A Throwback to Good Taste

by on May.03, 2009, under environment, health

I am partaking in a flavor blast from the past, and I hope it is a sign of beverage future.  Specifically I’m currently drinking a 20 fl. oz. bottle of Pepsi Throwback.  This seemingly retro beverage is a version of Pepsi made with natural sugar (I assume as opposed to high-fructose corn syrup).

This choice in beverages was no accidental happenstance, but a conscious choice to taste-test this product.  I first became aware of it a few days ago while watching NBC’s Thursday-night comedy line-up.  Pepsi had this spot for it during The Office that was all retro-ish (complete with some Isaac Hayes knock-off singing its praises).  By the time the commercial was over, I knew I would have to try it.

I know what you are thinking – that I am some sort of uber-gullible consumer that can be wooed by a catchy jingle and a shallow promise.  Not so!  See, I have in the past years become a strong opponent to artificial food products in favor of more natural/organic/raw foods.  And if I was mildly wealthy, I’d certainly be spending a good amount of that money buying only the most healthy and natural foods and drinks available.  But being as I don’t have the time or the means to do so, I make the conscious purchasing decisions I can afford.  And among the items that I avoid as much as possible are any sweetners other than natural sugars – no aspartame, no sucralose, no acesulfame potassium, no Stevia, and no high-fructose corn syrup (the latter being the most difficult to avoid).  Most of this battle tends to revolve around beverages – specifically sodas – as it is somewhat easier to find food items that are more natural and what you can’t find you can make (to a degree).  But I’m a working stiff and I’ve never been a big fan of straight water, so I try to find drinks that I like that come as close to natural as I can without costing too much.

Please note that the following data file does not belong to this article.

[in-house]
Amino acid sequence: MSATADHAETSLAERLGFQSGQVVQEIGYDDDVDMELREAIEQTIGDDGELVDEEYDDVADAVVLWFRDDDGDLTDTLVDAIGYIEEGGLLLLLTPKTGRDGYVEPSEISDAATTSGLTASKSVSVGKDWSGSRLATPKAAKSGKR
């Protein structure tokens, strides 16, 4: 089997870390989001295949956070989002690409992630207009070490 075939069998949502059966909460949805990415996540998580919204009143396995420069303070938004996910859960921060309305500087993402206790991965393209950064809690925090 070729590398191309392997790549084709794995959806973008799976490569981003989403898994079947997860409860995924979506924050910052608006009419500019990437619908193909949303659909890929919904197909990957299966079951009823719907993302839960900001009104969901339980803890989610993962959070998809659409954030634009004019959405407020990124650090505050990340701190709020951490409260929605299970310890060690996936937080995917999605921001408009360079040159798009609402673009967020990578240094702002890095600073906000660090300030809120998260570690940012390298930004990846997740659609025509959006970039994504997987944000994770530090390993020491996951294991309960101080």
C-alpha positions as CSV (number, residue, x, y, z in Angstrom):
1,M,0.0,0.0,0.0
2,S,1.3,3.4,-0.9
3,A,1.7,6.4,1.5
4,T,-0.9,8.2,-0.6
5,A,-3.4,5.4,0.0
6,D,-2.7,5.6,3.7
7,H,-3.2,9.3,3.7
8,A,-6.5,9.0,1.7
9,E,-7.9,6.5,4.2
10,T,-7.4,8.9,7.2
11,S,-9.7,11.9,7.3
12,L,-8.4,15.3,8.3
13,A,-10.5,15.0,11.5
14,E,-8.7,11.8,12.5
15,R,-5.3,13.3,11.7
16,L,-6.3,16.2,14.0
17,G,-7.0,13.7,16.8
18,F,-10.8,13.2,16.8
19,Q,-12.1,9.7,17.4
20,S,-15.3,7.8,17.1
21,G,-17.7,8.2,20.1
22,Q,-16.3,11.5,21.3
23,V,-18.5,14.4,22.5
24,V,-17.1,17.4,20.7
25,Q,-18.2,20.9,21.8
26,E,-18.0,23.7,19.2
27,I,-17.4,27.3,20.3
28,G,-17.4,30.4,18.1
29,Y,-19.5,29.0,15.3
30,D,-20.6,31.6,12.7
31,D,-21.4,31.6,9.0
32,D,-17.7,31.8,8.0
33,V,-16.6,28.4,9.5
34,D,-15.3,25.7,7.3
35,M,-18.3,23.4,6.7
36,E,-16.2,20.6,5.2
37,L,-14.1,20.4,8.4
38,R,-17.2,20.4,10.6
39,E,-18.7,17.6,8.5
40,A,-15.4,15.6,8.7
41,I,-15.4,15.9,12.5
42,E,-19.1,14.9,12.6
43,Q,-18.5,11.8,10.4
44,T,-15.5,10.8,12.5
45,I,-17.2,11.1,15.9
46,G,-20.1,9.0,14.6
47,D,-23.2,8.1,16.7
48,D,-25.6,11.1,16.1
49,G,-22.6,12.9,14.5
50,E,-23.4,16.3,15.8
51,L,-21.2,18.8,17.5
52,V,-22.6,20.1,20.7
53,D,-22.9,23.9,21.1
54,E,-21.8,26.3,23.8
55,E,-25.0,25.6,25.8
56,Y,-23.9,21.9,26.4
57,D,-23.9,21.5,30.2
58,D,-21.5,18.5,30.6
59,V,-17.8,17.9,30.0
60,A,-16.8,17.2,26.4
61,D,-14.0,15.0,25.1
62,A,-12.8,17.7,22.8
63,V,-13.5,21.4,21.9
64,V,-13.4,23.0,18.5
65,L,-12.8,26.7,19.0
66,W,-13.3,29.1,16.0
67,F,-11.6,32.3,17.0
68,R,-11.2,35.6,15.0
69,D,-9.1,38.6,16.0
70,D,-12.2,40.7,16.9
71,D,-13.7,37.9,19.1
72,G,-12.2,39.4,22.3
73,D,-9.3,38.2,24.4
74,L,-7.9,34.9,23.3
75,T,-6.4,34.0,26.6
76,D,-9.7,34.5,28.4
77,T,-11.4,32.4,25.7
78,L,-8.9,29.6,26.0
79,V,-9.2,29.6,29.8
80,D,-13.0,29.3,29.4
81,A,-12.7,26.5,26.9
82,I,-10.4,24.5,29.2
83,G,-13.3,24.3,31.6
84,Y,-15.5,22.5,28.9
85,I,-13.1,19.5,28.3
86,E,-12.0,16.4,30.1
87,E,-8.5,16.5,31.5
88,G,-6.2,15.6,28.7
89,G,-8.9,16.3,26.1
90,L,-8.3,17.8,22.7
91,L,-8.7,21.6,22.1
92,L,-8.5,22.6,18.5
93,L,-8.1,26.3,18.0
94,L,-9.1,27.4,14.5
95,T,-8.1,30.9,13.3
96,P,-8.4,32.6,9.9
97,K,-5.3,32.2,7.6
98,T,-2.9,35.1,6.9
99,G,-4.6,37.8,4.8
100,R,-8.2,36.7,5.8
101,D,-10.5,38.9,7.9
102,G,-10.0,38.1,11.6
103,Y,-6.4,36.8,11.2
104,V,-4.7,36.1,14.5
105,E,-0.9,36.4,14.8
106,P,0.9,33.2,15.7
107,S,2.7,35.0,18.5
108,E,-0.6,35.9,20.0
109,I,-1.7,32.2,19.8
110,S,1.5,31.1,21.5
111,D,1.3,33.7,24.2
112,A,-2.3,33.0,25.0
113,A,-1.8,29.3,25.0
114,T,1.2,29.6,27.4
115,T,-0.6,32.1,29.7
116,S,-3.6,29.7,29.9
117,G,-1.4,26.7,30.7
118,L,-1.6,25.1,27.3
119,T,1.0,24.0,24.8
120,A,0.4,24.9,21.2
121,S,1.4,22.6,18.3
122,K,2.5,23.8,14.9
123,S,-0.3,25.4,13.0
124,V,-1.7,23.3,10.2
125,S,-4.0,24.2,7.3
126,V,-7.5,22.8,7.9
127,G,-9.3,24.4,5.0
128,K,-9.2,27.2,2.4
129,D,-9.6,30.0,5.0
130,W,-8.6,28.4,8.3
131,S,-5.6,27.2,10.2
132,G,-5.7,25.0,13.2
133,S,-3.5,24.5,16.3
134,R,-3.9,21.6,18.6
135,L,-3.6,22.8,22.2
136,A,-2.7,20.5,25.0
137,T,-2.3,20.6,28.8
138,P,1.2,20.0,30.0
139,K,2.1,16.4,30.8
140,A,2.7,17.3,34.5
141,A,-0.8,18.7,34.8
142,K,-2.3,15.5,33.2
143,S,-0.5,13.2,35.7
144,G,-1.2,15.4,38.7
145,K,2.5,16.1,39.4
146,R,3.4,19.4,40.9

So, as I said, I was quite eager not only to see how this new/retro Pepsi product tasted, but also to see it succeed in the market.  While the commercial seemed to suggest that it was a limited time item, I for one hope that it is the start of a trend.  See, there is a rift right now in America between health-consciousness and convenience.  Those who want to swear off such artificial items as those found in a regular Pepsi have to look harder to find them and then usually pay a premium for them when they do.  But if more of the big companies (hint-hint) started to make healthy variations on their products, then by simple market penetration they would be more accessible.  And such accessibility will lead to higher conversion and a tide of greater demand for such products.  But no matter how many hints I drop, the best way to point this out to the big food-makers is to show them there is a market.  So I for one plan to buy as much of this stuff as I can and I encourage all of you to consider doing so as well.

How does Pepsi Throwback taste, you ask?  It tastes like Pepsi – not particularly more or less sweet.  Maybe even a little cleaner taste than a standard Pepsi.  It is also satisfying to turn the bottle around and see only 6 ingredients: carbonated water, sugar, caramel color, phosporic acid, caffeine, and natural flavor.  I’ve got a couple of oz. left.  And when I’m done, I plan to recycle the bottle.  It does kind of feel like a sip of history, but not necessarily in the sense they may have intended.

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